The second season of the expedition “ALSIB” starts on June 8. Last year, its participants studied the preserved airfields of the route along which, during the Great Patriotic War, the planes delivered under the Lend-Lease program were transported from Alaska to the front. Not all combat aircraft reached the final destination of the route. Now the main goal of the researchers at the Center for Contemporary History and the Expeditionary Center of the Ministry of Defense of Russia is to find the crash sites of these aircraft.
The project was originally designed for several years. The researchers devoted the first season to reconnaissance and familiarization with the current situation, because a lot has changed since 1944-1945.
“The location of military airfields is much easier to find than individual crashed aircraft,” reveals the details the head of research projects of the Center for Contemporary History Sergey Katkov. “When working on site, this can be done relatively quickly; and we are sometimes very limited in time. For example, at Uelkal Airfield last year we had only four working hours due to weather conditions. A crash site is much more difficult to detect, even with a fairly accurate map with landmarks marked on it. This requires serious preliminary preparation."
The purpose of this season is to explore several specific objects that need to be found and identified. The search specialists took into account the experience of the last expedition and turned to local specialists for help on top of using archival research.
“We analyzed archival documents together,” says Katkov. “Historians and search specialists from Krasnoyarsk Alexander Matveev, Igor Spiridenko, Vyacheslav Filippov checked the data in their regional archives – all information regarding air travel and air ferrying units was recorded not only by the Air Force Command, but also by flying units.”
Krasnoyarsk assistants did not just work with the documents. It's one thing when search teams focus only on data from almost 80 years ago, it's quite another when a crash site can be suggested by a hunter, a fisherman or a mushroom picker who know the area like the back of their hand.
“A dense taiga shrubbery can hide a wreckage so well that a person will pass five meters away from it and will not notice,” Sergey notes. “There have been such cases in our practice. Even waist-high nettle can reliably mask a crater with the surviving parts of a lost aircraft. This year we hope to avoid such mistakes. Thanks to joint work with Krasnoyarsk colleagues, it was possible to superimpose testimonies of eyewitnesses (our contemporaries) on historical data.”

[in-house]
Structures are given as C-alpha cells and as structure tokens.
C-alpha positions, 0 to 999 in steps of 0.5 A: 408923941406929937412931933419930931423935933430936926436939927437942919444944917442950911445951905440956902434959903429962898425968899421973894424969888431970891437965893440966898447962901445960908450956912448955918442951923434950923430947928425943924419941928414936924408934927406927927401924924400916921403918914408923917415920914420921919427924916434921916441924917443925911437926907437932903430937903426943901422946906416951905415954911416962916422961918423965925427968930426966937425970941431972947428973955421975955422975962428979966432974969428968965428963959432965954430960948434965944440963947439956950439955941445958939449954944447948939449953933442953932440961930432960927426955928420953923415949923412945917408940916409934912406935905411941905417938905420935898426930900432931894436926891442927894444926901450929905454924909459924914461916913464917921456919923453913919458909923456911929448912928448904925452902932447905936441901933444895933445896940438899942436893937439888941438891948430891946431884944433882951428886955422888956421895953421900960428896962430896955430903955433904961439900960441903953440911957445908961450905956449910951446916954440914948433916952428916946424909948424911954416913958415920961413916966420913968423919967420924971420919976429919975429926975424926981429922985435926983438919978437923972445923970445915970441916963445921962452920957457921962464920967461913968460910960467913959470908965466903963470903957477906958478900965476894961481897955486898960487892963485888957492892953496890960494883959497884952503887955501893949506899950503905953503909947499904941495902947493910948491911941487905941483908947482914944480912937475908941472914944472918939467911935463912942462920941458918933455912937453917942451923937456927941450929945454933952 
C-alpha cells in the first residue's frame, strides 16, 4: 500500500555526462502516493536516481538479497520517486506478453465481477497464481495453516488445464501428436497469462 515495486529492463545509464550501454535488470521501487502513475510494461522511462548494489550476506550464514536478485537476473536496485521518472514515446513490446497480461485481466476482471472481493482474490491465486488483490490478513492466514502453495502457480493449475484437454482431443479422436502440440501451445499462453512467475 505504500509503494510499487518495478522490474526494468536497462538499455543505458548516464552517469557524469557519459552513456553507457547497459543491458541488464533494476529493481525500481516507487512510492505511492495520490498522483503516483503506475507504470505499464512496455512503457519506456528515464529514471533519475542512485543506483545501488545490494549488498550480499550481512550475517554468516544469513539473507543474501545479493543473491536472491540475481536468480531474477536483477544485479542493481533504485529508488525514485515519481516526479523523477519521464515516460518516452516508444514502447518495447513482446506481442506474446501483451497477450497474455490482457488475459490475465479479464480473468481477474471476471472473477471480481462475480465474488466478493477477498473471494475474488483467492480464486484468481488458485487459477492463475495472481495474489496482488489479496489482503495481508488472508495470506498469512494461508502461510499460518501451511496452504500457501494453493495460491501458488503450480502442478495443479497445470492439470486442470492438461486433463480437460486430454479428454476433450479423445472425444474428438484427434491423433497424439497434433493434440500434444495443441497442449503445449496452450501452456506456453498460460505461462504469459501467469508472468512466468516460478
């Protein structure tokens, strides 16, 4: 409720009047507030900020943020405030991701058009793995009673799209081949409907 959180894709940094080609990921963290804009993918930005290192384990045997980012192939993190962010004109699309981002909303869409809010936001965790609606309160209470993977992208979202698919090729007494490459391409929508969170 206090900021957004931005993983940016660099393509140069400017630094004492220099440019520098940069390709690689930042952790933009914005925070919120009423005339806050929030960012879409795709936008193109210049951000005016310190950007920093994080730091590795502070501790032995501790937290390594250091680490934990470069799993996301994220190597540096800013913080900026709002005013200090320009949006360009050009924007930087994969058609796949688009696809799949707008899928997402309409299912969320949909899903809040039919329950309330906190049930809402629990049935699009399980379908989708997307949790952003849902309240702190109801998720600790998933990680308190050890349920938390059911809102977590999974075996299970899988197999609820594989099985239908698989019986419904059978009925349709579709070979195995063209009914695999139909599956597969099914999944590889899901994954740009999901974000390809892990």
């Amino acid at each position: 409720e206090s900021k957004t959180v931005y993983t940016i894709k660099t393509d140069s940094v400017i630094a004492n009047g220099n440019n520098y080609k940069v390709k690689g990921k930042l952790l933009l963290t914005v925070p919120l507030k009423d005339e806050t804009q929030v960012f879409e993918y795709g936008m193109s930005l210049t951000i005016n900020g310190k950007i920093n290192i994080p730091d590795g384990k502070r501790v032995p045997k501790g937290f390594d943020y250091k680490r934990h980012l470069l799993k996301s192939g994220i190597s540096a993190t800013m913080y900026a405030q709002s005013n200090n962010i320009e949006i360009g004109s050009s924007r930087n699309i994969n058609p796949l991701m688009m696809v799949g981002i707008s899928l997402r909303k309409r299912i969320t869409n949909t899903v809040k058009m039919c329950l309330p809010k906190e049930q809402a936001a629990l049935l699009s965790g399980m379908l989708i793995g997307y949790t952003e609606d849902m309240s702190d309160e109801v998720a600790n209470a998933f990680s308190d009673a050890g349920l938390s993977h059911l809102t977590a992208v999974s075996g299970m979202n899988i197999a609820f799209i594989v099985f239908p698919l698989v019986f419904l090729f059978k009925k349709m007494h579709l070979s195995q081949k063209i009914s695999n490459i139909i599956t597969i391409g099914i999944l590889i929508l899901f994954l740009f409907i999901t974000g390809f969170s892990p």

The specialists are planning to work at the crash sites of several aircraft in Krasnoyarsk Krai. According to preliminary estimates, there are three or four of them. However, it is still unclear whether it will be possible to get to every one – it all depends on where the weather will allow the expedition participants to go. In addition to the planes, the expedition participants hope to find the remains of the dead pilots.
“According to the documents, one of the crews was buried at the crash site. Therefore, in addition to the wreckage and the identification numbers preserved on the debris, we will look for this grave in order to adequately rebury the dead.”
According to preliminary plans, the second season of the expedition should take place in three stages.
“Unlike last year, now we will move from west to east,” explains Sergey Katkov. “In June, we will work for two or three weeks in Krasnoyarsk Krai – the timing will depend on the weather and circumstances. In July, if everything goes as planned, we will move to Yakutia. In August, we will go to Chukotka.”
ALSIB – the air corridor connecting the USSR and the USA – appeared during the Great Patriotic War. Under the Lend-Lease agreement, the Western Allies supplied us with fighters and bombers, and we needed a year-round and round-the-clock air route along which Soviet pilots could ferry aircraft to the front. Despite the inaccessibility of the areas where the airfields were built, they were constructed in the shortest possible time, in just five to eight months. Since 1942, 8,094 aircraft had been delivered to the front along the ALSIB route.